Uber’s $1-per-ride ‘Safe Rides Fee’ Had Nothing To Do With Safety
Uber imposed a $1-per-ride surcharge it called a “Safe Rides Fee” in 2014, but it turns out only recently that the whole fees structure was only a play for profit. The fees collected amounted to around $500 million and was never earmarked specifically for safety and was “devised primarily to add $1 of pure margin to each trip,” according to an excerpt from New York Times reporter Mike Isaac’s new book Super Pumped: The Battle for Uber. Uber also later updated that the fees went up to as high as $2.50 per ride in some places.
During this time, Uber was facing rising costs from insurance companies and background checks for their Drivers, so the company imposed a safety fees to help boost margins. Their actual safety program saw little changes during this time and consisted of little more than a short video course for drivers. It wasn’t until years later after the CEO was replaced that Uber began adding safety features to its app, such as an emergency button to call 911.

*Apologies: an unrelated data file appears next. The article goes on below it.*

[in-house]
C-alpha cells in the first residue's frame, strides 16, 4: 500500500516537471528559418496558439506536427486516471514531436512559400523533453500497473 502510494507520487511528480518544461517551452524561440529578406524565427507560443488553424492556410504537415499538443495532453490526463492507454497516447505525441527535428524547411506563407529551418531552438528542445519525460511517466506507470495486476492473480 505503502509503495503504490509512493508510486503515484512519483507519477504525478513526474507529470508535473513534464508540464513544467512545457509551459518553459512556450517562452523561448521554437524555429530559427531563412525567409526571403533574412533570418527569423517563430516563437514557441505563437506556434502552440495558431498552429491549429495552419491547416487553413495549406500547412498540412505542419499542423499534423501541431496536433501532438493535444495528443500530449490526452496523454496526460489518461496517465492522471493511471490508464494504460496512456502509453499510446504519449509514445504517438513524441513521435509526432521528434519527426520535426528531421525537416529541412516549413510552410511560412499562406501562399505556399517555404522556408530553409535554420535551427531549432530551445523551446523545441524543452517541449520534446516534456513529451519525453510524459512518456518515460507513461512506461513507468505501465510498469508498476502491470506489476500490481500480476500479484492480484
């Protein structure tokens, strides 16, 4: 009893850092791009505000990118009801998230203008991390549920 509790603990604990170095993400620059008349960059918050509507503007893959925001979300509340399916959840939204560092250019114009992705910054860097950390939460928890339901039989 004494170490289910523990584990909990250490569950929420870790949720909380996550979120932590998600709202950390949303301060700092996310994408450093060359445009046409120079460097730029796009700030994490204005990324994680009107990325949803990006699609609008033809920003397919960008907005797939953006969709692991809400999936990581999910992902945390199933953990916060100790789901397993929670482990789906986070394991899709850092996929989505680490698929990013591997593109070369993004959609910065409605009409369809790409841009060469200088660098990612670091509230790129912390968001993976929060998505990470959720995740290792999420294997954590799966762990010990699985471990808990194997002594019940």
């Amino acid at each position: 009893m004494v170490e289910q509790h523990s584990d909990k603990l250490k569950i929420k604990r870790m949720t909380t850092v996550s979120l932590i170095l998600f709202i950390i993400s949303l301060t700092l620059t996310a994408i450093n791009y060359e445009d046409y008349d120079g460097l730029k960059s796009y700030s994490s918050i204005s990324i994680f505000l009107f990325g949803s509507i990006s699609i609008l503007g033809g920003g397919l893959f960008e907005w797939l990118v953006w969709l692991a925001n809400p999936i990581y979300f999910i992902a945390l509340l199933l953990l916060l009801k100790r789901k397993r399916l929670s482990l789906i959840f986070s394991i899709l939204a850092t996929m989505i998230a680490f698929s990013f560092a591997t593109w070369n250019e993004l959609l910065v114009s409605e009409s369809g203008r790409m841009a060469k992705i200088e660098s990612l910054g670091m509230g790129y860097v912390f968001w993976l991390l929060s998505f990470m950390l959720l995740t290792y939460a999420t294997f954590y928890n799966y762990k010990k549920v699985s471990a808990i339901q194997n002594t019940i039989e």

Uber said that this fees was being used for all types of expenses related to the safety of users. This included operational costs, marketing, technology upgrades, driver screening and incident response. But according to Isaac’s book, that was all hokum. “We boosted our margins saying our rides were safer,” one former employee told him. “It was obscene.”
When this story came out, riders quickly filed two class action lawsuits in 2016 against Uber and were eventually settled for $28.5 million — which is only ~5% of the estimated amount Uber was able to collect.
As part of the settlement, Uber also agreed to avoid using certain language like “safest ride on the road” and “gold standard in safety.” It also was required to change the name of the surcharge from “safe ride fee” to “booking fee.”
These fees are all coupled under booking fees and are still added to all your Uber rides today. They are of variable charge and depends on factors such as the passenger, destination, supply.
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